Section 24AJ Discharge of functions by security executive groups

437.This section sets out the nature of the information that the members of the SEG must, as a minimum, have regard to in the exercise of their functions.

438.Section 24AJ(1)(c) requires that the SEG have regard to any national threat assessment. In practice, a national threat assessment could comprise any information issued by a Government department, office or agency concerning threat information. This might include an amendment to threat levels.

439.The Secretary of State will be issuing guidance to support the functioning of SEGs. Guidance is likely to cover the following aspects of the group’s operations:

  • The role of the SEG;

  • Group membership;

  • The relationship between the RAG and the SEG;

  • Developing and agreeing an ASP;

  • Monitoring delivery of security measures; and

  • Reviewing and varying the Plan.

Guidance may also contain model documents.

440.Section 24AJ(1)(d) requires SEGs to have regard to this guidance.

Section 24AK Aerodrome groups: supplemental

441.This section makes further provision regarding the operation and procedures of RAGs and SEGs.

442.In practice, it is likely that some smaller aerodromes may consider it appropriate for the same persons to staff both their RAG and SEG. Express permission for this is provided in section 24AK(1).

443.Subsection (2) provides for the revocation of nominations under section 24AB(2)(a) or 24AG(3). The effect of this subsection is that where such a nomination is revoked under this section, an alternative nomination must be made.

444.Subsection (3) provides for the revocation of certain other nominations.

445.The effect of subsection (3) is that where such a nomination is revoked, no alternative nomination need be made.

Section 24AL Period for establishment of aerodrome groups

446.Section 24AL provides that qualifying aerodromes must have RAGs in place from one month after commencement of these provisions. In practice, many qualifying aerodromes already have groups dealing with risk assessment in place and individuals serving on them might be nominated as members of RAGs under section 24AB. This section also requires that qualifying aerodromes establish SEGs within three months of the commencement of section 79. A definition of a qualifying aerodrome is contained in paragraphs 386 to 389 of these notes.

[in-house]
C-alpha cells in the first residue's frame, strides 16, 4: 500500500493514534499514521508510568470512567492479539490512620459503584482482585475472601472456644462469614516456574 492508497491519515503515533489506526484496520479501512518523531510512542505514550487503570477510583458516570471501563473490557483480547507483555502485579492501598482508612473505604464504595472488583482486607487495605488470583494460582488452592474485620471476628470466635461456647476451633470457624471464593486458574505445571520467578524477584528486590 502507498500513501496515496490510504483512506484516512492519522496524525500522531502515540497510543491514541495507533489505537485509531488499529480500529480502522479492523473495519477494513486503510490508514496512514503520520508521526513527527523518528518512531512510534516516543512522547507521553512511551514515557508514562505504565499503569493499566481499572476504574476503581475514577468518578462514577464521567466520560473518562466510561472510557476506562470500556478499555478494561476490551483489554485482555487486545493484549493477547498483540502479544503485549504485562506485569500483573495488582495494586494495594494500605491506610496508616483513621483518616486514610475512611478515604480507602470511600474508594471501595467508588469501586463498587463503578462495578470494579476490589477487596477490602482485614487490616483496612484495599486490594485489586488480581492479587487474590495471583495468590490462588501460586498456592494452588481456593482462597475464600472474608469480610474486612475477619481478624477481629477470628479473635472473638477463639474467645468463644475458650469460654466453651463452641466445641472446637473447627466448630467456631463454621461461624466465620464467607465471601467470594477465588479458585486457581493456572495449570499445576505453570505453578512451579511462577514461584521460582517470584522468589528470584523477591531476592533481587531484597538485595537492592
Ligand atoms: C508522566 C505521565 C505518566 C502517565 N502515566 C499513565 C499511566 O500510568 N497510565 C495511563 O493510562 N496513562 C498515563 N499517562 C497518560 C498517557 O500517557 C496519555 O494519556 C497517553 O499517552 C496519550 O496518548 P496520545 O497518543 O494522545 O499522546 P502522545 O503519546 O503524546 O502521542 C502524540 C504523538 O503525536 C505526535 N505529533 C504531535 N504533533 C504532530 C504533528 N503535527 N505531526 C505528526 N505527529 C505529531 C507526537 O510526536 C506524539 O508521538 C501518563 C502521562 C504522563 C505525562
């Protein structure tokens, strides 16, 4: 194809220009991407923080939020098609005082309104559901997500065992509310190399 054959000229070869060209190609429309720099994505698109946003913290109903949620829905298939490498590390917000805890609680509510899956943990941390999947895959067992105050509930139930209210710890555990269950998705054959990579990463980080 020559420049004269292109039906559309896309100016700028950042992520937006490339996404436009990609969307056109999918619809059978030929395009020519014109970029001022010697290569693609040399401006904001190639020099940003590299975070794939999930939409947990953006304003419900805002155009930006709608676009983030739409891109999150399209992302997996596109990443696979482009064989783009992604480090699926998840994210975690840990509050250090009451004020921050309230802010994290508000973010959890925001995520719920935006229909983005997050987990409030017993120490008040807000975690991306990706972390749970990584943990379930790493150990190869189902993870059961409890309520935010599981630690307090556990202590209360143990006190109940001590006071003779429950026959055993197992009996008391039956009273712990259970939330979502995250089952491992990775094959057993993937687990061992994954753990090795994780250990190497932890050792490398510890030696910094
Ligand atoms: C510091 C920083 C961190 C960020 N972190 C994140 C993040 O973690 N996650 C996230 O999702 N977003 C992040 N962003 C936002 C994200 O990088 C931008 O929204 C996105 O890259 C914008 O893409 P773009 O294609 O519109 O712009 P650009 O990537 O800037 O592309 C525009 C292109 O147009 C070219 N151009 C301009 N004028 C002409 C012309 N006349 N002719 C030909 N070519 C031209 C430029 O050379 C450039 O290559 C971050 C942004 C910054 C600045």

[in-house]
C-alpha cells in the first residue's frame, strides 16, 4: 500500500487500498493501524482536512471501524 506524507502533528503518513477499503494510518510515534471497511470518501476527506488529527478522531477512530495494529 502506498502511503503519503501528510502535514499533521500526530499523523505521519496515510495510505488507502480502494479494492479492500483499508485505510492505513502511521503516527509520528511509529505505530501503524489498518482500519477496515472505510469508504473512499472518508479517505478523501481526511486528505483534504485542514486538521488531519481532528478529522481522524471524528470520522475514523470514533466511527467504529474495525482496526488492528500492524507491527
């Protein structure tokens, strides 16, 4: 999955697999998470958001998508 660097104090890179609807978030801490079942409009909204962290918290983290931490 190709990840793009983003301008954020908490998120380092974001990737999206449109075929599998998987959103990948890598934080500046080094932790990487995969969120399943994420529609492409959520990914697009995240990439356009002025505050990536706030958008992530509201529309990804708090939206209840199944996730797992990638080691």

Section 24AM Meaning of dispute about security planning

447.This section defines dispute about security planning for the purposes of the Part. A dispute may be any of the following:

  • A dispute about the contents of an ASP for the aerodrome; or

  • A dispute about the implementation of an ASP.

448.Under the terms of this section, a disagreement between a person who is not required to do anything under an ASP and the members of the SEG would not qualify as a dispute. This restriction has been included to ensure that only those relevant persons directly affected by a security measure may access the dispute resolution proceedings since the Government wants to avoid unfounded or malicious references being made to the Secretary of State. This section also does not permit the referral of disputes about payments that the airport manager is required to make in respect of any dedicated policing services provided at that aerodrome. This is because the ASP will not contain such details, as these will be contained in a PSA. The terms of an ASP will, however, indicate whether or not a dedicated policing presence is required at that aerodrome and this is an issue that it would be possible to take to dispute under the terms of this section.

449.The duty contained at 24AE(1), which is referred to in section 24AM(3)(a), is the requirement to ensure that an ASP is in place.

450.The duty contained at 24AE(7), referred to in section 24AM(4), is the duty imposed on a person to take a security measure to take a monitoring step or to make any payment or provide accommodation, in accordance with the terms of an ASP.

Section 24AN Power to refer dispute to Secretary of State

451.This section sets out who may refer a dispute to the Secretary of State.